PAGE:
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I wish these cameras had a better way of wiring them that was more weatherproof. having the reset button and unused 12V connector just hanging out on exposed pigtails is ugly. the rubber plug for the ethernet 'weatherproof' shell doesn't fit well on any of the outdoor UV grade cables I have, either.IMHO, a POE camera should have just one connection, Ethernet... Ideally the socket should be inside a weatherproof compartment with a compression gland seal around the wire at ingress.I've currently got 2 of these cameras mounted just under the edges of my eaves, with the base screwed to the bottom edge of the facia board on the outside of the soffet, under the rain gutters, and the third one is mounted high up on a brick chimney with no weather protection at all. I'd like to pole mount a 4th and maybe 5th camera, again no weather protection.So any ideas on better weatherproofing these cameras? do I need to put a 'weather hood' over them ?
Our POE cameras support IP66 waterproof. If you like, you can also use the junction box to protect the cable.
Unless it is a battery camera, all the wired camera brands I know of use the same design as Reolink, the wires come out of the back of the base. This is to completely hide and protect the wiring once installed. For putting a camera on a pole, etc. I would use a water resistant junction box and conduit to protect the wiring. A hassle to install, but once done it's not much effort to uninstall a camera or get to the reset button in the box. Reolink sells junction boxes as do hardware stores. The Reolink boxes may fit your cameras, check them out. If buying something else you'll need to drill your own holes on the plate cover to insert the wires and screw the camera into the cover, or use small bolts/nuts. If you don't know how to do this maybe a friend could help or hire an electrician. It was a lot of work but I ran ethernet cables in the attic of my house down through the soffit. My roof trusses are 24" apart so there wasn't much to screw the cameras onto the soffit. I bought some plastic boards, cut them to fit and attached them to the soffit so I could mount the cameras further back closer to the wall than the rain gutter. See pics. I don't know how your house is constructed so my solution may not work for you.I have a couple outdoor battery Reolink cameras that are wired to charge them. The wires to to an outlet in my garage, but only plug them in when they need to be charged. A few inches of the cable is exposed. I got reolink cables that have round protectors on the end to protect the connection. Or a person could use electrical tape to cover the connection. 20201220_104845..jpgdome-measure1.jpg620-406-420.jpg
Unless it is a battery camera, all the wired camera brands I know of use the same design as Reolink, the wires come out of the back of the base. This is to completely hide and protect the wiring once installed.
the base on the 410 does not seal against any mounting surface, nor is the 'ball joint' anything I'd consider waterproof, just the camera body itself.another camera I've used, you stretch this silicone rubber gasket/plug around the RJ45 plug on the end of your ethernet wire, push it into the camera end of the balljoint, and clamp it together, and it seals around the wire entering the compartment at the back of the camera where the RJ45 jack is. I had one of these cameras completely exposed to the elements for 4-5 years and that compartment was still clean, dry, and free of any spider or other bug residue.my biggest concern is that 12V power socket just hanging out there unused and open to the elements. wondering if I should blob it with silicone or something.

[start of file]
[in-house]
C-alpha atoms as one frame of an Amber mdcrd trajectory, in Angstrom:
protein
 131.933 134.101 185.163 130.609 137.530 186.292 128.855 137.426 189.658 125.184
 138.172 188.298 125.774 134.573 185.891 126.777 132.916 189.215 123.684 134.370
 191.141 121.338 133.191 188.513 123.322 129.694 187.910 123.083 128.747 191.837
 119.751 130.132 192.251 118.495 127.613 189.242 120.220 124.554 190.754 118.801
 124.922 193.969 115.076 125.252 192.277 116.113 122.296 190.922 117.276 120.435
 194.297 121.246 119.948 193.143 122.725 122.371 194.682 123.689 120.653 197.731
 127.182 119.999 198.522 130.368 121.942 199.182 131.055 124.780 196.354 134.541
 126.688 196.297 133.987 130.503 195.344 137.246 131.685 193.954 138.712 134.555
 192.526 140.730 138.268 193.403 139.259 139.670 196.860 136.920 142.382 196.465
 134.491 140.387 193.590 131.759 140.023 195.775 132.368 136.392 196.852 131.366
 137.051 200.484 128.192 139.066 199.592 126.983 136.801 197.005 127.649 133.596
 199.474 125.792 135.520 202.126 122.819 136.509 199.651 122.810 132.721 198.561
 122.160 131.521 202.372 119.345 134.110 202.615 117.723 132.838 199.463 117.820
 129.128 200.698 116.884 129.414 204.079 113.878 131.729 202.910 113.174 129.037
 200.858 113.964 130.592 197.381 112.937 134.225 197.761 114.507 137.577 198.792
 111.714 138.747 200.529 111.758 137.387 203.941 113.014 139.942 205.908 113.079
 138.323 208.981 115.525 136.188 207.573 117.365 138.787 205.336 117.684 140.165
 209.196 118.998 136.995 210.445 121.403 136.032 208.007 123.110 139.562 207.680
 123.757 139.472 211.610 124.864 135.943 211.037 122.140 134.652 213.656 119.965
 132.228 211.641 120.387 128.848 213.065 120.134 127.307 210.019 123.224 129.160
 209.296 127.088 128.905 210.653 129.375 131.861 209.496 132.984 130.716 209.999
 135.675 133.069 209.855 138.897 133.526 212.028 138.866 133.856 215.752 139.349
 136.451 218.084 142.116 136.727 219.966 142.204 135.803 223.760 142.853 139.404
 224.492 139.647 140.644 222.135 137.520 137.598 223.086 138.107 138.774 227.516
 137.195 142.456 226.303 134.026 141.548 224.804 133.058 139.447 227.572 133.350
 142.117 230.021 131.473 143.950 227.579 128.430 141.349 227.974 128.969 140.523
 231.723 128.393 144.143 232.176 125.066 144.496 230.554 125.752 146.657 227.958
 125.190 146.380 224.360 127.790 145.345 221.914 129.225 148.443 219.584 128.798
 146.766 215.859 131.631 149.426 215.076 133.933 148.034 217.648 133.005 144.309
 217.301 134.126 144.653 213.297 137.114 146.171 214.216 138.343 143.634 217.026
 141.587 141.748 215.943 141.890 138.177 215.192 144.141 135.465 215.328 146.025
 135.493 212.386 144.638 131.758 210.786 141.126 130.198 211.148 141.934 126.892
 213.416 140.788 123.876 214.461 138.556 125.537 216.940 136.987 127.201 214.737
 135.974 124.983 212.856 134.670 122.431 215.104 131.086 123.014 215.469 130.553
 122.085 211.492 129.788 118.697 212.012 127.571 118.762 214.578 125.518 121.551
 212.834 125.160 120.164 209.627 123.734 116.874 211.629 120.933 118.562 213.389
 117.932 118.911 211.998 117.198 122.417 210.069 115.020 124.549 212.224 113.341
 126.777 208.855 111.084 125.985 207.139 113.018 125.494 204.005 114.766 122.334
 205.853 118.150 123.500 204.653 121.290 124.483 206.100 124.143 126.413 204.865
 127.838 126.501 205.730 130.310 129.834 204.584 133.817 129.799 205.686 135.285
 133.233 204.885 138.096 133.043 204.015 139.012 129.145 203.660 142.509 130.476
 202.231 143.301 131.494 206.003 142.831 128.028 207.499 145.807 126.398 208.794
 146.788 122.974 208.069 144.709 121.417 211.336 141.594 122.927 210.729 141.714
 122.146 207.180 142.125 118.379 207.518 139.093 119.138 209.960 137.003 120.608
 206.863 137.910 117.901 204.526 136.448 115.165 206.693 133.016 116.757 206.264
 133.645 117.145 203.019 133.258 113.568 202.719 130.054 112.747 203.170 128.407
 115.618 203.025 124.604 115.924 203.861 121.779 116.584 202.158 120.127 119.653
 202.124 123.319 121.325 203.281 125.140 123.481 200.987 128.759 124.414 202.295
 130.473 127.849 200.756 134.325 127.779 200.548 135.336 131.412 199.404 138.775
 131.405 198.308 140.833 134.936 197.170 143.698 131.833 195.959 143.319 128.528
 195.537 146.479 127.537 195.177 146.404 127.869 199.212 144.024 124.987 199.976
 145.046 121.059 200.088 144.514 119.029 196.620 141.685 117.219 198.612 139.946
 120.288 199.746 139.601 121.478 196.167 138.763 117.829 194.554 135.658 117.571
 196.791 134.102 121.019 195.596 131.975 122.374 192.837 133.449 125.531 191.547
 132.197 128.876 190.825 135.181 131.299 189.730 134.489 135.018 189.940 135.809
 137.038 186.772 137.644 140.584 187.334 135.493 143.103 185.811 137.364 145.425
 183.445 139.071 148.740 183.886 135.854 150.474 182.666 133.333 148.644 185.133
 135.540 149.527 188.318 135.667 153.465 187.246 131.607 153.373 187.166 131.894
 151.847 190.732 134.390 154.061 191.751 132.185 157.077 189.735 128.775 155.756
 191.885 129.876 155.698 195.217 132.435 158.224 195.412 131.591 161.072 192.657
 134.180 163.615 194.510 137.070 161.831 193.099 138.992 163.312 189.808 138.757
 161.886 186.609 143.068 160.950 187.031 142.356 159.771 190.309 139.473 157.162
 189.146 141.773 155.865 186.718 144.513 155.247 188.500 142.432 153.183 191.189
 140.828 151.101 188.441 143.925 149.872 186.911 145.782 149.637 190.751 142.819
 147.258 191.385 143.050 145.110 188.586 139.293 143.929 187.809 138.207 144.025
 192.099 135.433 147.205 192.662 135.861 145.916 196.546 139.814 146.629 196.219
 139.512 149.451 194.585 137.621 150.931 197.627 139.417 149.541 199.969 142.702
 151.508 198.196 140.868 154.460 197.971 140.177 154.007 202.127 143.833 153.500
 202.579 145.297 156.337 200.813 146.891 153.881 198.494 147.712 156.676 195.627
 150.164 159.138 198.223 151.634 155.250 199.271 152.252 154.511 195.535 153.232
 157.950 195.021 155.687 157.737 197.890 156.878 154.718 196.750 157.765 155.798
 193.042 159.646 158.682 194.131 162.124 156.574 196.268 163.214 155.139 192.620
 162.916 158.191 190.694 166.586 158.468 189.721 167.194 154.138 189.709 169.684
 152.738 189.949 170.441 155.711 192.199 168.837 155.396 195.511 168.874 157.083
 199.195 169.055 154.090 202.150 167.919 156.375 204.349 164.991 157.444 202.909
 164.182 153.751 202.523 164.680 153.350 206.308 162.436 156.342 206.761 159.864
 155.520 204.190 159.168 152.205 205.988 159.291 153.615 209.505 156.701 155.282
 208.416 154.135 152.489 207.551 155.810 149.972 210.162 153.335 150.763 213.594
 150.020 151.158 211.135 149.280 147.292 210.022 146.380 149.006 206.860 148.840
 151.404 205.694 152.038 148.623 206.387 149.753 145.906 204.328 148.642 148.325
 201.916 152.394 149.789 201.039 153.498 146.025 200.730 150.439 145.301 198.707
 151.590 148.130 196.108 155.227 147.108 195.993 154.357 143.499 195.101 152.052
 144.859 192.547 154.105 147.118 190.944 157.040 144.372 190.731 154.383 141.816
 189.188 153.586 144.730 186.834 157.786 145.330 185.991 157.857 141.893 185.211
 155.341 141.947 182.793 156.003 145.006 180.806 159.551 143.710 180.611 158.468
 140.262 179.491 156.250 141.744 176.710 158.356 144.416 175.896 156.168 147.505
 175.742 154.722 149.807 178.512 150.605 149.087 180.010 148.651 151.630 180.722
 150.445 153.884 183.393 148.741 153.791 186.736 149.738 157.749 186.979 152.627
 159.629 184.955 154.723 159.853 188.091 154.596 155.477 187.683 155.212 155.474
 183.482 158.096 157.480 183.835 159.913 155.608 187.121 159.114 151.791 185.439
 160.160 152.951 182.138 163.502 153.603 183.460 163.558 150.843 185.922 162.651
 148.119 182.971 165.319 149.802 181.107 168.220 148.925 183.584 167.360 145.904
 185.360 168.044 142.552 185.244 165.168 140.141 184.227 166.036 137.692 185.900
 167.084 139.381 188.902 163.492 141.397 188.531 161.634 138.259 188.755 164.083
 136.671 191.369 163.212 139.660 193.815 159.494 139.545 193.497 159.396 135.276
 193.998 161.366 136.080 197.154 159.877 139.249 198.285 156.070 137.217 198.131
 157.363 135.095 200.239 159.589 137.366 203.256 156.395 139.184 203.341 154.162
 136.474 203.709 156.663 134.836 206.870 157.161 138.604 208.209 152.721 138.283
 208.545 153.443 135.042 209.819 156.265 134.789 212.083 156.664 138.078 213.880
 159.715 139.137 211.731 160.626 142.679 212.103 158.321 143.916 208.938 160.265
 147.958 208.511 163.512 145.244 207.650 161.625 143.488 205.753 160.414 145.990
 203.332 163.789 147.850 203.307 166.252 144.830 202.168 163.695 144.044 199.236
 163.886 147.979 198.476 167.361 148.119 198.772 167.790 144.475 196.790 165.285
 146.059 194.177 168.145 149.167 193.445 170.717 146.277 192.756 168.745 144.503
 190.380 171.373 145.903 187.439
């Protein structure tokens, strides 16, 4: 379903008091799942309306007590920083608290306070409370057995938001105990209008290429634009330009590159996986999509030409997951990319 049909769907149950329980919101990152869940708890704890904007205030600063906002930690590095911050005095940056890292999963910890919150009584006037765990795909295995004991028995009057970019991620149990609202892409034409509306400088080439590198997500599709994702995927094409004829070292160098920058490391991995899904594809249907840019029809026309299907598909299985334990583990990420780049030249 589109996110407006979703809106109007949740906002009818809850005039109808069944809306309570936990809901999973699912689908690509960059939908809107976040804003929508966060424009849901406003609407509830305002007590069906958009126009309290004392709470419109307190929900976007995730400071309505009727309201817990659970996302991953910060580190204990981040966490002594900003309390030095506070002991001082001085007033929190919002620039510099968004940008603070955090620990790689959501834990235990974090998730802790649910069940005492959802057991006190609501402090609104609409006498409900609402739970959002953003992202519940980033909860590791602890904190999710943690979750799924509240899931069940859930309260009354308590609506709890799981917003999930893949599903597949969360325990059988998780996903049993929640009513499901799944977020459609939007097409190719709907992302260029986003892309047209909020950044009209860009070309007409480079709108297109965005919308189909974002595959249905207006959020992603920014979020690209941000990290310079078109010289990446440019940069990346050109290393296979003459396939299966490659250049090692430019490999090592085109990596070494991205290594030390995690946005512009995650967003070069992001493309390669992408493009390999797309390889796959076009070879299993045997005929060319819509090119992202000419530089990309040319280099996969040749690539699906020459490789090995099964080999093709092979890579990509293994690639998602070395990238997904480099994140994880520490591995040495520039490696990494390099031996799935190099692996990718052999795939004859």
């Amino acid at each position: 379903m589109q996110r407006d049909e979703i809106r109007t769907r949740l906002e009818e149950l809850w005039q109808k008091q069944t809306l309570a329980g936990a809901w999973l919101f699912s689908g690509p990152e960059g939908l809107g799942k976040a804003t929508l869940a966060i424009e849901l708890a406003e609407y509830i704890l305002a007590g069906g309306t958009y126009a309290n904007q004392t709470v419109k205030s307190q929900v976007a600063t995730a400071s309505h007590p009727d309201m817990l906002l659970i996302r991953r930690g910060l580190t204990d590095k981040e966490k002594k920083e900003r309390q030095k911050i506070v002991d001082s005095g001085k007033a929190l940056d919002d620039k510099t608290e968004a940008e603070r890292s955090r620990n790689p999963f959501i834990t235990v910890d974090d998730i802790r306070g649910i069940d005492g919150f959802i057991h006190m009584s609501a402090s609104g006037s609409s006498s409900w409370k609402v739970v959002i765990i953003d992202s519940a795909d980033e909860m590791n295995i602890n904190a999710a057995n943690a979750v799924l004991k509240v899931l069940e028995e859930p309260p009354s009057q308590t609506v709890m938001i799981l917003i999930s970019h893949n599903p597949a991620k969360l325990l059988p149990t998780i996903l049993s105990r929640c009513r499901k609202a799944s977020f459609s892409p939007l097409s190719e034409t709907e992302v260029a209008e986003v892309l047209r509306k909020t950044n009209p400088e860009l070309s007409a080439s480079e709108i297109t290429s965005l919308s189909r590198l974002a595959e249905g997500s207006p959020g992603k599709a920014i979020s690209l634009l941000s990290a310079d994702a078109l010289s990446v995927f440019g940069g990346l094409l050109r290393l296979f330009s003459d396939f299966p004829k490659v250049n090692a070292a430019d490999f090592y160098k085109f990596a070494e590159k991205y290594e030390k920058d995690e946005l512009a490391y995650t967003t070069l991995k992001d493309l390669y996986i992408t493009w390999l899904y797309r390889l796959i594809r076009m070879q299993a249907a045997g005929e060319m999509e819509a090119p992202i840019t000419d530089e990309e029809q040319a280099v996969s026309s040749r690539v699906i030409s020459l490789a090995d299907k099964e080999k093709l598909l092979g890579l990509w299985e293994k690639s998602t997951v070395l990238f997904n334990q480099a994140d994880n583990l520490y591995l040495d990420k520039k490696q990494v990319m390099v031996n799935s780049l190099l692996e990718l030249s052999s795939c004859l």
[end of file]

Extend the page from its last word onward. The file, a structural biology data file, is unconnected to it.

Here is a rain cover for cameras on Amazon.Screenshot_2021-05-03-Amazon-com-SDS-DS-1250ZJ-Universal-Sun-Rain-Shade-Camera-Cover-Shield-for-Outdoor-Camera-Camera-Photo.png
My guess is that the intention was to do what I did and push the entire wire bundle (RJ45, 12v, and reset button) through the hole I made in the wall and then seal the hole. Or... push the entire wire bundle through a hole into a weatherproof junction box. Leaving those three items exposed to the weather is a recipe for disaster. Maybe a blob of silicon over the ends would hold up (or not). I would not like the appearance of dangling wires.
A little silicone caulk could help on the low voltage connection, but I don't know how easy it would be to remove. There is a product called Dielectric grease that repels moisture for electric connections, maybe a better plan than caulk. But don't use too much and get it inside the USB connectors themselves on the copper wires, it could stop the current. After the wire is plugged in, put some grease around it. You should check it once in a while to see how the grease holds up to the weather. You might put some electric tape on the camera over the grease to protect it? A bead of silicon caulk around the base of the 410 camera after it's installed should work. If you need to remove the camera, use a utility knife to cut the caulk.
yeah, I guess I should plan on using the reolink junction box b10 on each RLC-410 camera. OTOH, a $25 junction box for a $45 camera? sigh.Reolink should examine how the Ubiquiti UVC-G3 camera seals and mounts. Its elegant.
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